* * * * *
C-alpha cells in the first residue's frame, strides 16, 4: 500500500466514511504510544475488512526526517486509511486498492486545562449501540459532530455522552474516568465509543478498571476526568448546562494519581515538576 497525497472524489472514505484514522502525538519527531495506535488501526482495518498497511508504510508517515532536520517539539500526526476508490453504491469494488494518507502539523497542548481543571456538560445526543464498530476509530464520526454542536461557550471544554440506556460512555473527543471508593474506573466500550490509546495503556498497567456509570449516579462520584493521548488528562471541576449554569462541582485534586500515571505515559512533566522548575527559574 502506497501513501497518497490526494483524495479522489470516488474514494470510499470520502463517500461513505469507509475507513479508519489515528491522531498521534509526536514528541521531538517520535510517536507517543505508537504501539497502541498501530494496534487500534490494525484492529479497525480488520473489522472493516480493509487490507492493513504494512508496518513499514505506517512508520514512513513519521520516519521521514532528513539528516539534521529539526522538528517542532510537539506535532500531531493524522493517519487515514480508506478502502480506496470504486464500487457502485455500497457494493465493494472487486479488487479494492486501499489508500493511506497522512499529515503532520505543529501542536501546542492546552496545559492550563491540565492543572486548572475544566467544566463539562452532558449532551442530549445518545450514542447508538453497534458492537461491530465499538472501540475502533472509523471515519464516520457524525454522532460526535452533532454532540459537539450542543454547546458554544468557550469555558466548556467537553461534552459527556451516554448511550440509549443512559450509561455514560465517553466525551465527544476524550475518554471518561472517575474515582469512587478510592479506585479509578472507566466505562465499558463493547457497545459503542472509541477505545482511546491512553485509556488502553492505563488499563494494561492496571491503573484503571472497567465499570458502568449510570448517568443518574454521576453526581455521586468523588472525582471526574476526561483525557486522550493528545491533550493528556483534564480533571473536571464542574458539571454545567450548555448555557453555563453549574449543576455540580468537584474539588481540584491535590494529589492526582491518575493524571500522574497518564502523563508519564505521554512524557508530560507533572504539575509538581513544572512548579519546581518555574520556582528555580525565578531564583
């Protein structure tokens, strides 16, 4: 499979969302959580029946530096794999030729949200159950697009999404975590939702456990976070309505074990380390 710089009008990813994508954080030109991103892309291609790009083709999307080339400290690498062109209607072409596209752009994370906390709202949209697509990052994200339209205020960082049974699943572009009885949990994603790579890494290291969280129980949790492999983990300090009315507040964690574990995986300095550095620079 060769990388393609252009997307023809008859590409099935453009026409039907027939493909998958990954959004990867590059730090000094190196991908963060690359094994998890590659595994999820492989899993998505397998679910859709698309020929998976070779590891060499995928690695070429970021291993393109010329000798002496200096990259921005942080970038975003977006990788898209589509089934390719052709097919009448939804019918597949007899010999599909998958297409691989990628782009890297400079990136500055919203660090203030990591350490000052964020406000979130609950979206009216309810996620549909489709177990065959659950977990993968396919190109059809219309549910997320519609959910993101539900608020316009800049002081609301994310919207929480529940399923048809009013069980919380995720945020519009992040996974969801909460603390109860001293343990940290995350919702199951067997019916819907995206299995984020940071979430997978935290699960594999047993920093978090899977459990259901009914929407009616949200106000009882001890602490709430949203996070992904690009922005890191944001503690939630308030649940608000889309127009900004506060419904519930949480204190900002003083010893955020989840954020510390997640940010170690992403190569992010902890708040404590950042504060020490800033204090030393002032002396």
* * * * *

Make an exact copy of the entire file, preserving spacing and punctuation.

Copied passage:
C-alpha cells in the first residue's frame, strides 16, 4: 500500500466514511504510544475488512526526517486509511486498492486545562449501540459532530455522552474516568465509543478498571476526568448546562494519581515538576 497525497472524489472514505484514522502525538519527531495506535488501526482495518498497511508504510508517515532536520517539539500526526476508490453504491469494488494518507502539523497542548481543571456538560445526543464498530476509530464520526454542536461557550471544554440506556460512555473527543471508593474506573466500550490509546495503556498497567456509570449516579462520584493521548488528562471541576449554569462541582485534586500515571505515559512533566522548575527559574 502506497501513501497518497490526494483524495479522489470516488474514494470510499470520502463517500461513505469507509475507513479508519489515528491522531498521534509526536514528541521531538517520535510517536507517543505508537504501539497502541498501530494496534487500534490494525484492529479497525480488520473489522472493516480493509487490507492493513504494512508496518513499514505506517512508520514512513513519521520516519521521514532528513539528516539534521529539526522538528517542532510537539506535532500531531493524522493517519487515514480508506478502502480506496470504486464500487457502485455500497457494493465493494472487486479488487479494492486501499489508500493511506497522512499529515503532520505543529501542536501546542492546552496545559492550563491540565492543572486548572475544566467544566463539562452532558449532551442530549445518545450514542447508538453497534458492537461491530465499538472501540475502533472509523471515519464516520457524525454522532460526535452533532454532540459537539450542543454547546458554544468557550469555558466548556467537553461534552459527556451516554448511550440509549443512559450509561455514560465517553466525551465527544476524550475518554471518561472517575474515582469512587478510592479506585479509578472507566466505562465499558463493547457497545459503542472509541477505545482511546491512553485509556488502553492505563488499563494494561492496571491503573484503571472497567465499570458502568449510570448517568443518574454521576453526581455521586468523588472525582471526574476526561483525557486522550493528545491533550493528556483534564480533571473536571464542574458539571454545567450548555448555557453555563453549574449543576455540580468537584474539588481540584491535590494529589492526582491518575493524571500522574497518564502523563508519564505521554512524557508530560507533572504539575509538581513544572512548579519546581518555574520556582528555580525565578531564583
């Protein structure tokens, strides 16, 4: 499979969302959580029946530096794999030729949200159950697009999404975590939702456990976070309505074990380390 710089009008990813994508954080030109991103892309291609790009083709999307080339400290690498062109209607072409596209752009994370906390709202949209697509990052994200339209205020960082049974699943572009009885949990994603790579890494290291969280129980949790492999983990300090009315507040964690574990995986300095550095620079 060769990388393609252009997307023809008859590409099935453009026409039907027939493909998958990954959004990867590059730090000094190196991908963060690359094994998890590659595994999820492989899993998505397998679910859709698309020929998976070779590891060499995928690695070429970021291993393109010329000798002496200096990259921005942080970038975003977006990788898209589509089934390719052709097919009448939804019918597949007899010999599909998958297409691989990628782009890297400079990136500055919203660090203030990591350490000052964020406000979130609950979206009216309810996620549909489709177990065959659950977990993968396919190109059809219309549910997320519609959910993101539900608020316009800049002081609301994310919207929480529940399923048809009013069980919380995720945020519009992040996974969801909460603390109860001293343990940290995350919702199951067997019916819907995206299995984020940071979430997978935290699960594999047993920093978090899977459990259901009914929407009616949200106000009882001890602490709430949203996070992904690009922005890191944001503690939630308030649940608000889309127009900004506060419904519930949480204190900002003083010893955020989840954020510390997640940010170690992403190569992010902890708040404590950042504060020490800033204090030393002032002396």